Back in the field in August of that year, she borrowed a car from an ex-boyfriend in the British Foreign Service, surmising that the Union Jack on the vehicle would get her into Germany without trouble. She was right.
“The border guard was a bit surprised when they saw the Union flag flying on the car, but they let me in,” she told the Telegraph in 2011. “I stopped to buy aspirin and white wine and things you couldn’t get inside Poland. And then I was driving back along a valley and there was a hessian screen up so you couldn’t look down into the valley. Suddenly, there was a great gust of wind which blew the sacking from its moorings, and I looked into the valley and saw scores, if not hundreds, of tanks.”
She drove back to Poland and told her ex-boyfriend. He wired the government in London. Hollingworth, meanwhile, filed her dispatch to the Telegraph reporting Hitler’s invasion of Poland—breaking the news of the start of World War II. She was 27 years old and had been a working reporter for three days.
The story, which ran without a byline under the heading “From our own correspondent,” according to the newspaper custom of the day, is often described in the British press as “the scoop of the century.”
It would prove to be more than beginner’s luck. Hollingworth, who died Tuesday in Hong Kong at the age of 105, went on to rack up plenty of other journalistic exploits over the course of a long career. In 1942, Field Marshall Bernard Montgomery barred female reporters from the front lines in Egypt, so Hollingworth got a credential from an American magazine, Time, so she could continue reporting. (Hollingworth didn’t have much regard for Clare Booth Luce, a journalist who married Time founder Henry Luce, nor for Martha Gellhorn, the swashbuckling war correspondent who was for a time married to Ernest Hemingway, regarding them both as prissy elitists, according to The Washington Post.)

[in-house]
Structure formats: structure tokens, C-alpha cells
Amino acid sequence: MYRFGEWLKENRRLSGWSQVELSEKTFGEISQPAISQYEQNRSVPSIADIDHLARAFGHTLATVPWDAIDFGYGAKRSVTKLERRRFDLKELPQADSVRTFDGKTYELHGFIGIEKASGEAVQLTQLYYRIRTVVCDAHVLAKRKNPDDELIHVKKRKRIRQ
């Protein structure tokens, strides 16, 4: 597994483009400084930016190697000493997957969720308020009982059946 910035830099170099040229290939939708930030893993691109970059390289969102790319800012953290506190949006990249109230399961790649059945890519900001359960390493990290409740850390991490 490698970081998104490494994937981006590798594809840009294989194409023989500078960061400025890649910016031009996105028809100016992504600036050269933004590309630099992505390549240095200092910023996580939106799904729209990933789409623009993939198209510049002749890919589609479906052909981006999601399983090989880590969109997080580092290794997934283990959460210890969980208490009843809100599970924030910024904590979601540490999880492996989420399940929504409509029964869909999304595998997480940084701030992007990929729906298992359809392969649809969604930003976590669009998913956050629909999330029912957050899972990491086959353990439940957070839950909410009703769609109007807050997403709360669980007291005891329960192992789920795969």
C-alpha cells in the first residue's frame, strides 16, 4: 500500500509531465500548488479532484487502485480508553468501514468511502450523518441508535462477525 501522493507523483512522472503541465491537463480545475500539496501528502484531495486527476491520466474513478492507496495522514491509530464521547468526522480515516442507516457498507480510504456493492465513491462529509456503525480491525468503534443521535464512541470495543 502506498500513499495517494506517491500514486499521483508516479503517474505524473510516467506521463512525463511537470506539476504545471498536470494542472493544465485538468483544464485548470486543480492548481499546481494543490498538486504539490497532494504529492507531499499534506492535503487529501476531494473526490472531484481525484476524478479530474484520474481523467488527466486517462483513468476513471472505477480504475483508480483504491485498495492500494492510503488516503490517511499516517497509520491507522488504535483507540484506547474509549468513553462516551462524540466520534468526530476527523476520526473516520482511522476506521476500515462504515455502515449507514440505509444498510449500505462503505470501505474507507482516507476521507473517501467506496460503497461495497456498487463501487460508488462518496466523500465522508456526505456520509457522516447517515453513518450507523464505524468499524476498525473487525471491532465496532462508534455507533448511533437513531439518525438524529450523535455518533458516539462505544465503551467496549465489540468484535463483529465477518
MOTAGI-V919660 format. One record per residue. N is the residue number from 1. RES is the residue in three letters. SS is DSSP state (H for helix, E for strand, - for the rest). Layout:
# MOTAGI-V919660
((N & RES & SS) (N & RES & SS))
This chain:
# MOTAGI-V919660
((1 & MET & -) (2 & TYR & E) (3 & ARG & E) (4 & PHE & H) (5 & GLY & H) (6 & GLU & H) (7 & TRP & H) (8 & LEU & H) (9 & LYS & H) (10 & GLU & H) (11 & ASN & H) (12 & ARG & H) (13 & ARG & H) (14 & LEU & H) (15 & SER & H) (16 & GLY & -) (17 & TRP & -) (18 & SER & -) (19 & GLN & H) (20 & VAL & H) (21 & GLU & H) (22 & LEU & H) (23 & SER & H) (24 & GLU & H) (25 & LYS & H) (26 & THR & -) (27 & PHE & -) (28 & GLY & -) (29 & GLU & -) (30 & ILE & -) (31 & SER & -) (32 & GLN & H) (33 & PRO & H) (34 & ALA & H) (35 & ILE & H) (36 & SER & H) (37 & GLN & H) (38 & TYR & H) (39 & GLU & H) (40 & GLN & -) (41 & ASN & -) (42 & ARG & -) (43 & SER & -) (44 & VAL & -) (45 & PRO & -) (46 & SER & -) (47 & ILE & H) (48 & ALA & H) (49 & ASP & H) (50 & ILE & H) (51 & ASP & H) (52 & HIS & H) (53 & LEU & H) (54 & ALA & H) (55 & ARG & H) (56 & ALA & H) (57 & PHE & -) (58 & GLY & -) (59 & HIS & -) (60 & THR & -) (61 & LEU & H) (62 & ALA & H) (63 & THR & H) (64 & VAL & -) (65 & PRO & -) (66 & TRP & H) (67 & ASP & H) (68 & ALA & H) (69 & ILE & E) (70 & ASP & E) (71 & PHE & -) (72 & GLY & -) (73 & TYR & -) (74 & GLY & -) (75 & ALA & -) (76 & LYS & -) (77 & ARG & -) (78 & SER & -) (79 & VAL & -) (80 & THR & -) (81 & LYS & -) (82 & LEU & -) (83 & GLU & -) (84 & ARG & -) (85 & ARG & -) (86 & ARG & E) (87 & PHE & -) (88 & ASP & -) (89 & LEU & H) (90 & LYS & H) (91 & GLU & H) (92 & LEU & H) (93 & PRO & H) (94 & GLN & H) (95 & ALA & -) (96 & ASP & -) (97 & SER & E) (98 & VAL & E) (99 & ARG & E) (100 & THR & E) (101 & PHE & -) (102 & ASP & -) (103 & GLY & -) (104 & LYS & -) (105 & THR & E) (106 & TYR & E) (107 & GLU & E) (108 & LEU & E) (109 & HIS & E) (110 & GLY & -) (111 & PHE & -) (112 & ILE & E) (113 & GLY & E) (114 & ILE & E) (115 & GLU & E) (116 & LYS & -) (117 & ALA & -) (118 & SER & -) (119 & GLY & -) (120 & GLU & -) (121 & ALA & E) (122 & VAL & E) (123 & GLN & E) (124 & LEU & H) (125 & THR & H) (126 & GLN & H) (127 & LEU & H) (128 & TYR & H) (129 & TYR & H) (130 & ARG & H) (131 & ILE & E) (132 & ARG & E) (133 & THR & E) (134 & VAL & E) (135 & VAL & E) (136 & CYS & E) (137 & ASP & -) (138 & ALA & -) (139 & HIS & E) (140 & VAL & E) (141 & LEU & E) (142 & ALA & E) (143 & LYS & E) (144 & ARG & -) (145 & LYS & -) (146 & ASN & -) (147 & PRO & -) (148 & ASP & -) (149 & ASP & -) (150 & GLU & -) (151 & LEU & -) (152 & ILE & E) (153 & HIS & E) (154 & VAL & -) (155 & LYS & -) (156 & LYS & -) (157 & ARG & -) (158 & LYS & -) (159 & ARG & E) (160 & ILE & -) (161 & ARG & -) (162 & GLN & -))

In 1946, Hollingworth and her husband, a Times of London Middle East reporter, were 300 yards away when members if the Irgun, an Israeli right-wing paramilitary group, bombed the King David Hotel in Jerusalem, which was the offices of the British Mandatory government in Palestine, killing 91.
In the 1950s, Hollingworth reported on the Algerian war of independence. She was present there in 1962, when Algerian fighters burst into an Algiers hotel to kidnap an Italian journalist. Finding him absent, they attempted to abscond with British reporter John Wallis instead, likely to execute him. Hollingworth—who stood a mighty 5-foot-3—promptly led a charge to take him back.
“Clare turned like Joan of Arc to the rest of us standing with our hands up—‘Come on!’ she said, ‘We're going, too! They won't shoot all the world's press!’” recalled journalist Tom Pocock. “So we all marched out and started climbing into the jeeps.” Wallis was let go.